IN "Strange Devices of the Sun and Moon," award-winning fantasy writer Lisa Goldstein has peopled Elizabethan England with true historical characters, magical faeries and their opponents, and a memorable heroine, Alice Wood. The stories of these characters are woven into a tapestry of intrigue involving benevolent and malevolent forces vying for power.
Goldstein's London of the 1590s is authentic: a bustling center of commerce, politics, and art, and a magnet to scholars and entrepreneurs.
The reader rediscovers that marvelous cast of Reformation poets and playwrights - soon to be in the shadow of then-unknown Shakespeare - including mysterious Christopher Marlowe, breezy Thomas Nashe, and querulous Thomas Kyd.
In addition, the faerie courts of Queen Oriana and of her opponent, the red king, come to the city for their final, fateful showdown. Drawn into these affairs is Goldstein's sympathetic protagonist.
Goldstein favors strong women inhabiting cusps of history - in this case an intelligent widow, at the peak of England's Reformation with its sectarian and secular frictions and growing global perspective.
Alice's adventures pit her not only against fantastical forces and wicked spies, but also against the male bigotry and religious persecution of the day. Her profession as a bookseller and member of the Stationer's Company (guild) is unusual for a woman. After all, this was an age when an independent widow could be accused of being a witch for little more than knowing how to read the printed word.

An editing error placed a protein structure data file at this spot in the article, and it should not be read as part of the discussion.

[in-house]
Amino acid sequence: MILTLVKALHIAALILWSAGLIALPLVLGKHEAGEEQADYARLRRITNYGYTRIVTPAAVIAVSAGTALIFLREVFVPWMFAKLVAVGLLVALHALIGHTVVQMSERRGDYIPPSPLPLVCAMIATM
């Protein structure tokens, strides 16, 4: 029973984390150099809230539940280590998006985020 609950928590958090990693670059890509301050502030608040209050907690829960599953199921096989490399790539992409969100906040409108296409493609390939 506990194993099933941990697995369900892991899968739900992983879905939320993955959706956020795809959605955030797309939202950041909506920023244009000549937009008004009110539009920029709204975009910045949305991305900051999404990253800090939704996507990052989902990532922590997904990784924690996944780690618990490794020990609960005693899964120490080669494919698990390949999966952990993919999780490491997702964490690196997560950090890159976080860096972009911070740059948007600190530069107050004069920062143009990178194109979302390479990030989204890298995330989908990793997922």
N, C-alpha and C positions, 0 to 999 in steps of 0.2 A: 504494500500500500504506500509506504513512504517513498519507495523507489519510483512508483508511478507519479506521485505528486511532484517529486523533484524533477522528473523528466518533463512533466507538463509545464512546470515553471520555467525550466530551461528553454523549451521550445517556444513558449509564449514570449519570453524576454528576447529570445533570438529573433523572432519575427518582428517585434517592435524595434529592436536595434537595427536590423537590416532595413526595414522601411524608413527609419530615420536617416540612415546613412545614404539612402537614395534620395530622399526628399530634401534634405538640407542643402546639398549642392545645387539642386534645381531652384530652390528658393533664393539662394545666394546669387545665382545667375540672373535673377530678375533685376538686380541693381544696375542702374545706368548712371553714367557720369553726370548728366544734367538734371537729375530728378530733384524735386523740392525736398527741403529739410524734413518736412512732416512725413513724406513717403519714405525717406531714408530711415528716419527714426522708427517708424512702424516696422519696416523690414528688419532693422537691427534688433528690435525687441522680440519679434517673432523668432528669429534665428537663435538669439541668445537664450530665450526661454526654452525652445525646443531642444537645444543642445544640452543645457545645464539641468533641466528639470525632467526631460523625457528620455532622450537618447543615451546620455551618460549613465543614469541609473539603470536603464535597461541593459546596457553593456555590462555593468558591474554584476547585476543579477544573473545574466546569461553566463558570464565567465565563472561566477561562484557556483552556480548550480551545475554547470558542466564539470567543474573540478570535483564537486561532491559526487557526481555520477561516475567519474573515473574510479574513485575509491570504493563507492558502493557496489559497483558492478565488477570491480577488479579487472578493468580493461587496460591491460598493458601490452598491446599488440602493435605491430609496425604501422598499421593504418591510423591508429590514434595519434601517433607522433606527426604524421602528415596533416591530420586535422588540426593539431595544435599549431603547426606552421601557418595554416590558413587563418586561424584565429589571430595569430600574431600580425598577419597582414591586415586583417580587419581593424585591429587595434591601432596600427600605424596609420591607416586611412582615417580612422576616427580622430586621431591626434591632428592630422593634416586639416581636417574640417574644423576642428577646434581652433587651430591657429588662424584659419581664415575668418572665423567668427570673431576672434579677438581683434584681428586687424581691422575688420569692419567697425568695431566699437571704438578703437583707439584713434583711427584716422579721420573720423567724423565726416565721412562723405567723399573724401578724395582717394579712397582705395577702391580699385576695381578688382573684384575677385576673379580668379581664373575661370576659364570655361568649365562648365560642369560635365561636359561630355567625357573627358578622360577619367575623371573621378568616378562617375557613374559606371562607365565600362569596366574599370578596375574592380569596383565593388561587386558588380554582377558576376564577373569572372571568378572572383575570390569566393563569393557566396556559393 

When Alice learns that her missing son Arthur is sought by the Queen's agents for treason, and by other sinister agents for more shadowy reasons, she reluctantly joins a motley alliance of "Fair Folk" and sympathizers in an effort to be the first to find Arthur.
Is her son really an heir to the English throne? Or to the faerie throne? Or is there a different explanation for the swirl of treachery and magic that has enveloped her house - which is located near the wide yard of St. Paul's where the booksellers have their stalls - and indeed all of London?
The dialogue carries a faithful echo of Elizabethan accents without overtaking sense: "The world is changing, moving in a direction I cannot predict. The Fair Folk have a part to play in all this, but whether it is large or small I cannot say," says Alice's odd friend Margery.
The story reaches its climax in a battle that includes mortals and immortals - rivaling the best of C.S. Lewis's Narnia series - and leads to Alice's final reconciliation with herself. She learns that conventional black-and-white labels of good and evil do not necessarily apply in the faerie realms, and in the process finds new acceptance for her own unconventional identity.
Goldstein's writing is like a lucid painting, its plotline and characters built up in economical daubs until the whole scene is crammed with familiar faces. This book will interest readers of both history and fantasy and especially those who dream of seeing new vistas open through magical doors where none stood before.